Hoverflies aren't the only harbingers of spring. As the days grow longer, bees and wasps start buzzing around, visiting flowers and—in the case of many wasps—searching for insects to act as hosts for their eggs. (Nature isn't always pretty but it is consistently intriguing.)
Most bees and wasps are tiny, exquisite insects. They go about their business unnoticed. But a few are big, bright and bold enough to make a splash.
Blue-banded bees (Amegilla cingulata) are widespread across southern Australia. These males, photographed at Margaret River in WA, are snoozing on a thistle. Each has clamped his jaws onto a stem to hold himself in place. Although normally solitary, these fellows have gathered together over a pile of sand, where several females have dug burrows. They'll be the first on site when the females emerge in the morning.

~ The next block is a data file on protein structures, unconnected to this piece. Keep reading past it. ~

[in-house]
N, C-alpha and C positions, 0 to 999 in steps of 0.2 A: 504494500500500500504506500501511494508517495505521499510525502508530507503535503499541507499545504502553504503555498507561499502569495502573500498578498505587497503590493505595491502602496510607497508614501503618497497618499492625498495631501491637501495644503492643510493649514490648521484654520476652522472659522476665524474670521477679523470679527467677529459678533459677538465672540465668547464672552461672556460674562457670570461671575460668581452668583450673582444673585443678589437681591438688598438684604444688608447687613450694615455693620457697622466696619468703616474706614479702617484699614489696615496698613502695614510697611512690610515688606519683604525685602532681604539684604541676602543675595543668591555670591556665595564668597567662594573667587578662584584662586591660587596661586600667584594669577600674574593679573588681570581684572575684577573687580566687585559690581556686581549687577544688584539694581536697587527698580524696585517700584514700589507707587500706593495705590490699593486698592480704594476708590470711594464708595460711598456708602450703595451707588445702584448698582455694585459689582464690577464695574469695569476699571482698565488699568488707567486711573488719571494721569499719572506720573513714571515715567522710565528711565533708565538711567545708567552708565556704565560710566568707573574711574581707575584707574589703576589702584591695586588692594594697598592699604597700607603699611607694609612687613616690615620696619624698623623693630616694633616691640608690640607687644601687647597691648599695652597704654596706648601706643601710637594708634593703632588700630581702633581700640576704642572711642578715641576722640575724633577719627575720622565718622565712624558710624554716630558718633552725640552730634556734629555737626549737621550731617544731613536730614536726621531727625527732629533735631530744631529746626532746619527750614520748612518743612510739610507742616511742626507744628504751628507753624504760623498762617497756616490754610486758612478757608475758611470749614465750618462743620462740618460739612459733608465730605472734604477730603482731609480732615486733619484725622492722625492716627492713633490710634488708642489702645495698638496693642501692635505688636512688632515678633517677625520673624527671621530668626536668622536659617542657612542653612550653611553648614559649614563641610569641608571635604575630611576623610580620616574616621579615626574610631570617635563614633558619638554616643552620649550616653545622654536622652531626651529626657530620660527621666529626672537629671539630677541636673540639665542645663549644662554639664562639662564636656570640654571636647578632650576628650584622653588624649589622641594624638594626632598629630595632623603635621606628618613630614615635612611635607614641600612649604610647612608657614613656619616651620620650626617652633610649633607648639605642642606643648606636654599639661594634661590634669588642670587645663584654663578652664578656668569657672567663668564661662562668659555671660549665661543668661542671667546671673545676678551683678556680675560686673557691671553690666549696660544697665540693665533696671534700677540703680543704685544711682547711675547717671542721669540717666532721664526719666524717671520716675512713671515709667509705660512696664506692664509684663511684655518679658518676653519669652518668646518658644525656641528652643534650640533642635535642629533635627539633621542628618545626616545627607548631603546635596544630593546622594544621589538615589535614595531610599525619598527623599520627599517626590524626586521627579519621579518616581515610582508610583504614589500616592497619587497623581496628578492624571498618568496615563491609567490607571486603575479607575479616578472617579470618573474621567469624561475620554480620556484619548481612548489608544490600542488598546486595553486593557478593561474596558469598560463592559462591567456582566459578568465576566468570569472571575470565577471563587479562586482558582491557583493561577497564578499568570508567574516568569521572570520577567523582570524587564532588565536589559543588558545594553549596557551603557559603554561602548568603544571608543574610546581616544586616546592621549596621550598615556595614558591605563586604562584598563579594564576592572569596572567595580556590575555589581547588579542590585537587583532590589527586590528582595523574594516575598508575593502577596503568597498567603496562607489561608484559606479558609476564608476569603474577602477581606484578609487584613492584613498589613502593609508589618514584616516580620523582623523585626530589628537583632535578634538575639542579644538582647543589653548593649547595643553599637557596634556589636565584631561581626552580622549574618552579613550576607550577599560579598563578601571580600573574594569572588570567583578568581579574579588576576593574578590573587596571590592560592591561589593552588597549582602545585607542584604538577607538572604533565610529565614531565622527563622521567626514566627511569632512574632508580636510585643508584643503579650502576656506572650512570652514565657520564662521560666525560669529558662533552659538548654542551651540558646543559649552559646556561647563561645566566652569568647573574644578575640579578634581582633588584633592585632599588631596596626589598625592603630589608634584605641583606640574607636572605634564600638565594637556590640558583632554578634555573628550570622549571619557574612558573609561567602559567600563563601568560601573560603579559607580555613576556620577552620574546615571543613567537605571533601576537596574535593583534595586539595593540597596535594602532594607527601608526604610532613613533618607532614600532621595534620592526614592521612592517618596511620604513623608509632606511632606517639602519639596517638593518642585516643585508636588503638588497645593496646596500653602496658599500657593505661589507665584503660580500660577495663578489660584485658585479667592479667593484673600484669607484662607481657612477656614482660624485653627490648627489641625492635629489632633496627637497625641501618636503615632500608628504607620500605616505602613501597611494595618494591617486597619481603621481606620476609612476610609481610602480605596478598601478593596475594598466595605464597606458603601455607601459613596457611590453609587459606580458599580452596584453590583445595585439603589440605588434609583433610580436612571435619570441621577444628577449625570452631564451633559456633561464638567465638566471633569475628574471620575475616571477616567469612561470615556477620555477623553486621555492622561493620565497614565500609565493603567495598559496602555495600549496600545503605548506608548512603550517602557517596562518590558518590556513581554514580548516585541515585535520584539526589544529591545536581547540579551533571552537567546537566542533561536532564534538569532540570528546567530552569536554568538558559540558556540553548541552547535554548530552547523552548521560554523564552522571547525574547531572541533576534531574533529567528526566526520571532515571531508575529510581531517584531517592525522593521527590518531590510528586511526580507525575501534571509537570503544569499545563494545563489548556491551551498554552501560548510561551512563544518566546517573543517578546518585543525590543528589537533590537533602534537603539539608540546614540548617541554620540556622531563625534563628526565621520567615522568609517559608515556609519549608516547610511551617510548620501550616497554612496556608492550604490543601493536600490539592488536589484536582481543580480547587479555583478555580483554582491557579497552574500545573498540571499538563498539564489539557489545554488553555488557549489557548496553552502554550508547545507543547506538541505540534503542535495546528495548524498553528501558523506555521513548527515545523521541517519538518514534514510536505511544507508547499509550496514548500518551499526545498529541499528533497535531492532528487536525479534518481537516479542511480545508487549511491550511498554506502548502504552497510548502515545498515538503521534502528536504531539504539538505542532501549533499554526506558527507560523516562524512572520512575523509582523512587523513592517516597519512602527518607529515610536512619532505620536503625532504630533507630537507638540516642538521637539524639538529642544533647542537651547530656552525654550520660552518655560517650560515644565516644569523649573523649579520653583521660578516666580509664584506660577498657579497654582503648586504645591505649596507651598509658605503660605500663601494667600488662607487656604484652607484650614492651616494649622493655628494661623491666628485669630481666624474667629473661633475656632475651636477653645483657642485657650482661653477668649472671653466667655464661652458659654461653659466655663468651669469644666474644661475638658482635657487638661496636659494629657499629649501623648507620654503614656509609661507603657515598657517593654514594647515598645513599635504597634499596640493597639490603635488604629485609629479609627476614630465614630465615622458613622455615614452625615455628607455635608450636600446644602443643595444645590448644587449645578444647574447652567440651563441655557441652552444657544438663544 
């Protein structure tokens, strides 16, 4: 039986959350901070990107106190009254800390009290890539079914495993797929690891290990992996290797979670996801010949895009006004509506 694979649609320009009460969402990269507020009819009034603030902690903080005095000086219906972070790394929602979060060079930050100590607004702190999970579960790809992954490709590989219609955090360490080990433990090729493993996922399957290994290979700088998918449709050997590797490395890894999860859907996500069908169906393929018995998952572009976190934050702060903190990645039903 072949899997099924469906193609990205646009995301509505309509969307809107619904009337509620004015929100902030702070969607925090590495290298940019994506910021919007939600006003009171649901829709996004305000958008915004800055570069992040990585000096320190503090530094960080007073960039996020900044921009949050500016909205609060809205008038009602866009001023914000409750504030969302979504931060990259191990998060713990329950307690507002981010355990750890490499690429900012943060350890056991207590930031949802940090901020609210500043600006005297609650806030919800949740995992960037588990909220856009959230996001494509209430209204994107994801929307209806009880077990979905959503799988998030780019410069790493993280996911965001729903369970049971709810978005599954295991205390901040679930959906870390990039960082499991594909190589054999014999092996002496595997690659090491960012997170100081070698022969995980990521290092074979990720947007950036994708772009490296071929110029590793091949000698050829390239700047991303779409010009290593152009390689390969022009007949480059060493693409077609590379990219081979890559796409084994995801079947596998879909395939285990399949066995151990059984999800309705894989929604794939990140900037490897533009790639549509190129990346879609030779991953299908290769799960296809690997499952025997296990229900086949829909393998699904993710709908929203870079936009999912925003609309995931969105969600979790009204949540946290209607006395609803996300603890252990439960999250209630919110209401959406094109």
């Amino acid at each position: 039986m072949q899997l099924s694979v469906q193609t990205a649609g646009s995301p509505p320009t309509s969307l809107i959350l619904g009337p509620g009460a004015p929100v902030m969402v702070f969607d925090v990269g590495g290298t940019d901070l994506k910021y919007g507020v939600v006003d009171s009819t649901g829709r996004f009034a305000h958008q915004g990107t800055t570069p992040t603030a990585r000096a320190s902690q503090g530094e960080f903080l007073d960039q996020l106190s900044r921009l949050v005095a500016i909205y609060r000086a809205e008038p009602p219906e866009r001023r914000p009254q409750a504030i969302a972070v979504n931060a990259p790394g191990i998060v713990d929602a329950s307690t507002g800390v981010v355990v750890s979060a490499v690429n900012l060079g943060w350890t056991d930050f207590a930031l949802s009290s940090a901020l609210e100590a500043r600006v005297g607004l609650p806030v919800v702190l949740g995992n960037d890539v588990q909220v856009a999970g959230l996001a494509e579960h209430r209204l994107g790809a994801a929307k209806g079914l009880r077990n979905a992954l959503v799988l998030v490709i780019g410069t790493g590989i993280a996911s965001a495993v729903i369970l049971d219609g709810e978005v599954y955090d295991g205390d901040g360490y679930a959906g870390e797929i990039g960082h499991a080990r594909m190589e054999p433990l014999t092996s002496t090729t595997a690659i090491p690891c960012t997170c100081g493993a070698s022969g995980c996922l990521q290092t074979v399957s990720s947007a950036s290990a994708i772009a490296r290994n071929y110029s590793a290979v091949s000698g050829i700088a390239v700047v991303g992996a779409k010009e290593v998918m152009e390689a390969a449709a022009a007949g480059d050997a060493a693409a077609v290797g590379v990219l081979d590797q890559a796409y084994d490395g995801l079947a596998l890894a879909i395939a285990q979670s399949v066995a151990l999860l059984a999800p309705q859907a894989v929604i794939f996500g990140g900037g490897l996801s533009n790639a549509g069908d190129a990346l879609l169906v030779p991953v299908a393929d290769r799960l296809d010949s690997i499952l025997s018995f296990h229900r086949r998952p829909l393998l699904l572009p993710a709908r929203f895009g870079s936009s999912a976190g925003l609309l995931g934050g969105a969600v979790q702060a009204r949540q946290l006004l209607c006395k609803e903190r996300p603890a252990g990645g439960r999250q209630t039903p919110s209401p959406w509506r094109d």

Beautiful as they are, blue-banded bees can cause problems by excavating burrows in mud bricks and mortar. Leafcutter bees (Megachile) aren't quite as destructive but will use holes and cracks in buildings to construct their small, leaf-lined nests.
Females snip out pieces from leaves, which they then carry back to the home site and glue together. (The Airfix school of construction.) They prefer soft vegetation (they're not daft), so they tend to favour garden plants over more robust natives.
[Many thanks to MM for providing these stunning pictures of native bees.]